It was a very gray and I hate to admit it, a rather boring day. Hence the rather boring photos. We drove south again on 101, along the ocean for a time, winding around the curvy, rough, landslide prone roads. We drove through the deep darkness of the redwoods on a cloudy, gray, cold day. Neither of us cared much for getting out of the rig and we just kept driving. We talked about all the sights we have seen on this road. We passed Big Lagoon, and Stone Lagoon, and some kayak launches. No kayaks on this trip and we were glad we didn’t have them since it is so cold and wet.
We passed our turn to the Lost Coast from the trip last year, we passed the turn to Loleta Cheese Company where we usually buy fabulous cheese, we drove on by the Eel River and the turn to Ferndale where we like to take photos of the Victorian buildings. All places we have enjoyed so much in the past, several times.
We thought that maybe we have driven this road too many times, and lamented that we have to drive too far now to get to anywhere we haven’t driven before. Then I remembered last year and how the only way we could get anywhere was to travel down I-5. Ugh. This is WAY more entertaining than driving down I-5. I knitted for awhile, I played with my pile of colorful fabrics, and in just a short 185 miles we turned into the Richardson Grove RV Park.
We learned the hard way last time that we need to stop this far north of the Bay Area to avoid getting trapped into a very expensive night in a not so comfortable park. Here the Passport America gets us a good nights rest for 16.50, full hookups, no cable. Mo found to her dismay that the electric cable to the Tracker had come undone and was all mangled. Who knows how long we drove without lights. We piled into the car for the 7 mile trip back to Garberville with hopes of finding some place to buy the part. Now I would imagine that at times, Garberville could be kind of cute, but cute doesn’t exactly equate to a part for a Toad. Lucky for us, however, Napa auto parts was in town, was still open, and had the part. Back to camp in the rain, winding through the truly gorgeous Richardson Grove, I wished for more light and a camera, and no rain, so we could maybe stop and wander. I am from Oregon, I should know how to hike in the rain and love it, right? Not.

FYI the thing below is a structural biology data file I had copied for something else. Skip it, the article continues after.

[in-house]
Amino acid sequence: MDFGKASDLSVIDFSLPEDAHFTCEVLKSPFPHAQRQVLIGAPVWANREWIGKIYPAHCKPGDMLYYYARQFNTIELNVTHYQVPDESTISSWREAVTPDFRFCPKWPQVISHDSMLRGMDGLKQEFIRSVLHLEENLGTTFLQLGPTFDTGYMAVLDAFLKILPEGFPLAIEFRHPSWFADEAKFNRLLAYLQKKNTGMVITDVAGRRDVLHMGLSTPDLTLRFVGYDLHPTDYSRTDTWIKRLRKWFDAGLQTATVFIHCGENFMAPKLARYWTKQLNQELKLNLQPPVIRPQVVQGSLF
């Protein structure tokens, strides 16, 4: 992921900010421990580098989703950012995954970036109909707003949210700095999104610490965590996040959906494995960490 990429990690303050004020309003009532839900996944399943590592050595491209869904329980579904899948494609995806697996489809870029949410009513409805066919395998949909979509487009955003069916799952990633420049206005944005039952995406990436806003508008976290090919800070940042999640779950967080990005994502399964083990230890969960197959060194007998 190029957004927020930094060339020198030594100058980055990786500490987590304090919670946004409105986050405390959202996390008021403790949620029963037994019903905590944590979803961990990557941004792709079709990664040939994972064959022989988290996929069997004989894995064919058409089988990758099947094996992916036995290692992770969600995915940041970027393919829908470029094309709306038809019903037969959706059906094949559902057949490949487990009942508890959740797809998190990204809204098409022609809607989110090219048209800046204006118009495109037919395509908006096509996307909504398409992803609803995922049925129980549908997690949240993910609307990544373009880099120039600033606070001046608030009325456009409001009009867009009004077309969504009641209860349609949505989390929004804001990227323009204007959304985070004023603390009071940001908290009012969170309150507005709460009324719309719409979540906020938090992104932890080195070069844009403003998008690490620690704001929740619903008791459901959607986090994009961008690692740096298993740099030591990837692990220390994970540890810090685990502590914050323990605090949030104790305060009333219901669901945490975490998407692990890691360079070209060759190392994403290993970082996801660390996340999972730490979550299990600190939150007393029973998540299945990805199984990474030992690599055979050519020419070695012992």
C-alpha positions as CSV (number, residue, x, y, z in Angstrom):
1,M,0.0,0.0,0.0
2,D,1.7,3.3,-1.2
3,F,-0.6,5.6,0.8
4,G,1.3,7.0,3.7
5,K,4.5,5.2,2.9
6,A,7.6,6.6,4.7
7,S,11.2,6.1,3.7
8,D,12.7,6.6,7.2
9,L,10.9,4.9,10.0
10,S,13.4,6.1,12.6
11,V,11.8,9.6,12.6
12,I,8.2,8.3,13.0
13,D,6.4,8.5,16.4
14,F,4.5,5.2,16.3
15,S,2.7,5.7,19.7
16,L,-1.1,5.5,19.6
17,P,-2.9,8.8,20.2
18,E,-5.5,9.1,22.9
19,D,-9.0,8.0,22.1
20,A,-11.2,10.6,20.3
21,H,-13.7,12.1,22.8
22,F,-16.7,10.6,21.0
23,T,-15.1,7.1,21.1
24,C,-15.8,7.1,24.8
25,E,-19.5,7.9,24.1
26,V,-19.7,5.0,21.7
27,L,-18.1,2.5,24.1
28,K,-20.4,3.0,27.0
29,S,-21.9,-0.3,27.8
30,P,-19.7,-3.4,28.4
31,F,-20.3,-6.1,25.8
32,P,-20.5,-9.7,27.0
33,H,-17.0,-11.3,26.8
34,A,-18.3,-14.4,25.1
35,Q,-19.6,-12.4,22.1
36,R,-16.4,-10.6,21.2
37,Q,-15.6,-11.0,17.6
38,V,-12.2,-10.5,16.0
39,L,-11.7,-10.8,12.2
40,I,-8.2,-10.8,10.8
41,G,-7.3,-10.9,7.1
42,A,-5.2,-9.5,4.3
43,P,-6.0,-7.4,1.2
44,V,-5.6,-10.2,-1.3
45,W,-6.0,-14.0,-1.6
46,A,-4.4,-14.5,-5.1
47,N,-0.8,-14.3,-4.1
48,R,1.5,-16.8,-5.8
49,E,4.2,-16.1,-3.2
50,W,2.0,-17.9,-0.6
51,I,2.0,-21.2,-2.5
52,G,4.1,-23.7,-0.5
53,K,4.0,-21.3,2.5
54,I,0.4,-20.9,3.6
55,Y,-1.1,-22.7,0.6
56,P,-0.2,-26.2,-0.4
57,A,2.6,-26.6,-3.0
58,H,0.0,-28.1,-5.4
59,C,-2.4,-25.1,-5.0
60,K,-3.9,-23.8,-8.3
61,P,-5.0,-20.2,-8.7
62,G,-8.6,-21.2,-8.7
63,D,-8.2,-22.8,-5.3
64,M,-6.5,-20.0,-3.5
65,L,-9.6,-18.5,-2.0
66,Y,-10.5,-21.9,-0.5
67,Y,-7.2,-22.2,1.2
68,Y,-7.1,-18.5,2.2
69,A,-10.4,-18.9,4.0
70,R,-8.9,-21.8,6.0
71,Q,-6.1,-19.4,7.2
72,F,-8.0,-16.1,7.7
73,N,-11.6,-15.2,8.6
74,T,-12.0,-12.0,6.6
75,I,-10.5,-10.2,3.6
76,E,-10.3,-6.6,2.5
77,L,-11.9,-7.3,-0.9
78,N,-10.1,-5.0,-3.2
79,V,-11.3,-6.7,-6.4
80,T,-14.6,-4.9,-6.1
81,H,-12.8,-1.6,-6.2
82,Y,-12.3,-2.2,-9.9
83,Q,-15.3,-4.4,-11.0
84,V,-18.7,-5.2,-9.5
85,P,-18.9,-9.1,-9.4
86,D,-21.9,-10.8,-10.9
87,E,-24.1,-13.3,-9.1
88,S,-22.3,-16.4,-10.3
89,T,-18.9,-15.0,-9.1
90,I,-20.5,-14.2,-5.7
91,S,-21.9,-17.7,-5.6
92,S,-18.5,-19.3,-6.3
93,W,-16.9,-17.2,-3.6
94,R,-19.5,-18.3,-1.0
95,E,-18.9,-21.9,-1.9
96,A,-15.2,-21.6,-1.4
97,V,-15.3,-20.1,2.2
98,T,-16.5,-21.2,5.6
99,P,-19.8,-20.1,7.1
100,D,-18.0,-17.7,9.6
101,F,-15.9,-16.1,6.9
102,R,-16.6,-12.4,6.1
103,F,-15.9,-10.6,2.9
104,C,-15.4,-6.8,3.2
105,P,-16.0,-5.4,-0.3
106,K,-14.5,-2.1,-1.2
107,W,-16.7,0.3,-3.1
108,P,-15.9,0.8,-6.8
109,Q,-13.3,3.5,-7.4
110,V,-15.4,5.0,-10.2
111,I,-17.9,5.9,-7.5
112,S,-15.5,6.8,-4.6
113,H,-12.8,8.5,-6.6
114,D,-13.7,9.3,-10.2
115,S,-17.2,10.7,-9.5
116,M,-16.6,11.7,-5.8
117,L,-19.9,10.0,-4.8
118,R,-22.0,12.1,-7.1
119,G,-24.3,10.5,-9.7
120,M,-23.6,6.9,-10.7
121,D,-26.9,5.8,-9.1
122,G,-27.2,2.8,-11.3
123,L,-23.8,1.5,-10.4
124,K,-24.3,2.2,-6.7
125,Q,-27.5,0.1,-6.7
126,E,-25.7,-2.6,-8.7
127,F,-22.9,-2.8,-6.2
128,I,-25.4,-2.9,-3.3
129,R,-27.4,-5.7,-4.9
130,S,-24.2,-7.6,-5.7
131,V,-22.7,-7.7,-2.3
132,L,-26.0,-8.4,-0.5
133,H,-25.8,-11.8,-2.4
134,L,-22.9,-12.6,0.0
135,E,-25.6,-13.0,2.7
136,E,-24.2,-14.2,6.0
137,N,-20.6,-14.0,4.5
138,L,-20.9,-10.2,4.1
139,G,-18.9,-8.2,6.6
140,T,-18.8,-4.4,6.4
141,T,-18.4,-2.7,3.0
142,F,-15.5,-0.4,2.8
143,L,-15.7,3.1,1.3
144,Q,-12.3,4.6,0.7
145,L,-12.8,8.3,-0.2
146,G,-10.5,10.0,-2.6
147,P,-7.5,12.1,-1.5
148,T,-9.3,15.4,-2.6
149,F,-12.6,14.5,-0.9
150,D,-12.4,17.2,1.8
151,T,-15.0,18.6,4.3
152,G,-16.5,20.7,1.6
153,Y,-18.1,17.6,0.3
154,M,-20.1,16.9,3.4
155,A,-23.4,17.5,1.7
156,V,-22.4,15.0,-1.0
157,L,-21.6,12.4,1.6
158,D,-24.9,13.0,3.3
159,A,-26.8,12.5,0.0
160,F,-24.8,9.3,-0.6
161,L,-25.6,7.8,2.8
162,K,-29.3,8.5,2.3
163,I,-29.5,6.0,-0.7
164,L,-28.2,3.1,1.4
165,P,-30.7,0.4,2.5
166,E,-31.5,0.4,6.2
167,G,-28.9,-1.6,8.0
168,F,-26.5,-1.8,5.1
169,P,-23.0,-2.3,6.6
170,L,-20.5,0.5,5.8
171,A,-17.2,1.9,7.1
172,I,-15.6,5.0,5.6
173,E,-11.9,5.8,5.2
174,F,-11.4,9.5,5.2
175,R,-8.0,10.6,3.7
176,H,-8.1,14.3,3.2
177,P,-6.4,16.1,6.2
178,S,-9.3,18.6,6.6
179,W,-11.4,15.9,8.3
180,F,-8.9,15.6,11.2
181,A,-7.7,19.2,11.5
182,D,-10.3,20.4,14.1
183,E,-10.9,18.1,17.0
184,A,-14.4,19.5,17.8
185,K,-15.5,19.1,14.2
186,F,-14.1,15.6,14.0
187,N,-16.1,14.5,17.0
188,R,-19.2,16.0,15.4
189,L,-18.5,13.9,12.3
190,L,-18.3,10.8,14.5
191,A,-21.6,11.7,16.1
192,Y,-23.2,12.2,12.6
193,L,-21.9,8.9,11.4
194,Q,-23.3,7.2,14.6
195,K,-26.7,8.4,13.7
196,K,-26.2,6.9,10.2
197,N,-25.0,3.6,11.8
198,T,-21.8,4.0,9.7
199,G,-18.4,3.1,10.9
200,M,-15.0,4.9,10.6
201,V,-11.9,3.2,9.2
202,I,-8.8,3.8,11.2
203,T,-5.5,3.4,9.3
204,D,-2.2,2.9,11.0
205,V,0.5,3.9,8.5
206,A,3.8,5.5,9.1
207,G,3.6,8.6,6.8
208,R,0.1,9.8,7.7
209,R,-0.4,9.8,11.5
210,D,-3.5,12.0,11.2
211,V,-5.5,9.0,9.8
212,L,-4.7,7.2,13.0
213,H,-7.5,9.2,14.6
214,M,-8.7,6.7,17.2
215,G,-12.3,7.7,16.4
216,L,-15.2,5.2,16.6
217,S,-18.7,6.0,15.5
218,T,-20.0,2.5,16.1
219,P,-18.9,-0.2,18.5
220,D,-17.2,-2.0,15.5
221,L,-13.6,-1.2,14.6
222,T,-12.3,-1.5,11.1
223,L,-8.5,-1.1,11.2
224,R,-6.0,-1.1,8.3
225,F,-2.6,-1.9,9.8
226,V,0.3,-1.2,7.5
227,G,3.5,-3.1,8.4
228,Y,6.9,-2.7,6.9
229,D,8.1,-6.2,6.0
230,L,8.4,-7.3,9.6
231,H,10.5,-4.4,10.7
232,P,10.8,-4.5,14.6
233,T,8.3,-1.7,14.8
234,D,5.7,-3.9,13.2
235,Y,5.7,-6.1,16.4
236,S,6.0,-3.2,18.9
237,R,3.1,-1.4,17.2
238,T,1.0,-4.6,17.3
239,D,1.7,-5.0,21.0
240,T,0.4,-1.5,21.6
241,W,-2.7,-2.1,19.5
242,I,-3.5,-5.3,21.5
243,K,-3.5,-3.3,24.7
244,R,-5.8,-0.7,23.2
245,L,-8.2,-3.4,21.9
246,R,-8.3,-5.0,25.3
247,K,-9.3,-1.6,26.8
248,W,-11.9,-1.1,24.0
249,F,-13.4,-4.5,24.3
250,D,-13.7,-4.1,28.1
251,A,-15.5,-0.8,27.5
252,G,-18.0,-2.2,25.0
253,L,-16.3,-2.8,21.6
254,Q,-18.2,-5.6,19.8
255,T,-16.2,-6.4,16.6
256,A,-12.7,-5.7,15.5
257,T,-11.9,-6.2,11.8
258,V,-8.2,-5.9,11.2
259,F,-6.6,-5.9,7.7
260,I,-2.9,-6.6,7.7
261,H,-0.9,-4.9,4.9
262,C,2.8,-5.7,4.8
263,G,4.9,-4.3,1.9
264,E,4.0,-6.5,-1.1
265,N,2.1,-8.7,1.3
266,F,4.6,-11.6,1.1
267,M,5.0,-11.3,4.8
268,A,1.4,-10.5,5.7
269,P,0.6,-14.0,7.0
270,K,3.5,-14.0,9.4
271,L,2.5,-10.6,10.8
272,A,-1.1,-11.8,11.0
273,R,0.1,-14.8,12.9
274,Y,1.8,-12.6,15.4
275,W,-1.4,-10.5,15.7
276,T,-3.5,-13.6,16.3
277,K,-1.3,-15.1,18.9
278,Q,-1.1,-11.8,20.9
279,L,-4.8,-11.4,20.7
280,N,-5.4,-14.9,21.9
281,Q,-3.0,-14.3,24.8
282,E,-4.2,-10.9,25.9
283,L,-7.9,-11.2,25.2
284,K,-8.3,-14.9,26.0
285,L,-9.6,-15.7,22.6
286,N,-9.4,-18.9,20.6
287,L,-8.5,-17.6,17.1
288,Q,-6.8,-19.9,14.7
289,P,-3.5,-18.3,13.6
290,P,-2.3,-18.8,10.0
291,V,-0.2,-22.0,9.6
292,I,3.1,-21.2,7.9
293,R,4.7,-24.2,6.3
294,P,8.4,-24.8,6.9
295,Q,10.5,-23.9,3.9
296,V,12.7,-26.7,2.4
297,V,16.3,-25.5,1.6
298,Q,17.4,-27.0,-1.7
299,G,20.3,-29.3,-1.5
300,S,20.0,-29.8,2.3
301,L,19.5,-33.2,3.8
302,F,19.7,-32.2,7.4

Once back home, I put the bbq out on the wet picnic table and let the raindrops sizzle on the top as it got hot. I have to say that dinner was amazing. I bbq’d the chicken breasts with olive oil and garlic, and topped them off with a drizzle of the habanero pineapple jam, cut up some leaf lettuce and a tomato and topped that off with the award winning Rogue Blue Cheese and some 18 year old pomegranate balsamic vinegar, split half a baked potato from the microwave with Mo and settled down with our cute plastic wine glasses from the festival and we had ourselves a feast.
Tomorrow we will leave early in the rain, navigate the Bay Area and finally arrive somewhere new tomorrow evening. I think I saw a lone group of poppies today, all closed up in the rain, but they gave me hope for the drive south. The grass is getting greener, and I see hints of bursting spring leaves on the lower shrubs and on a few of the willows along the creeks. There are daffodils here and there along the road. When I think it may have been a bit of a boring day, I just have to go look at the photos of the snow at home.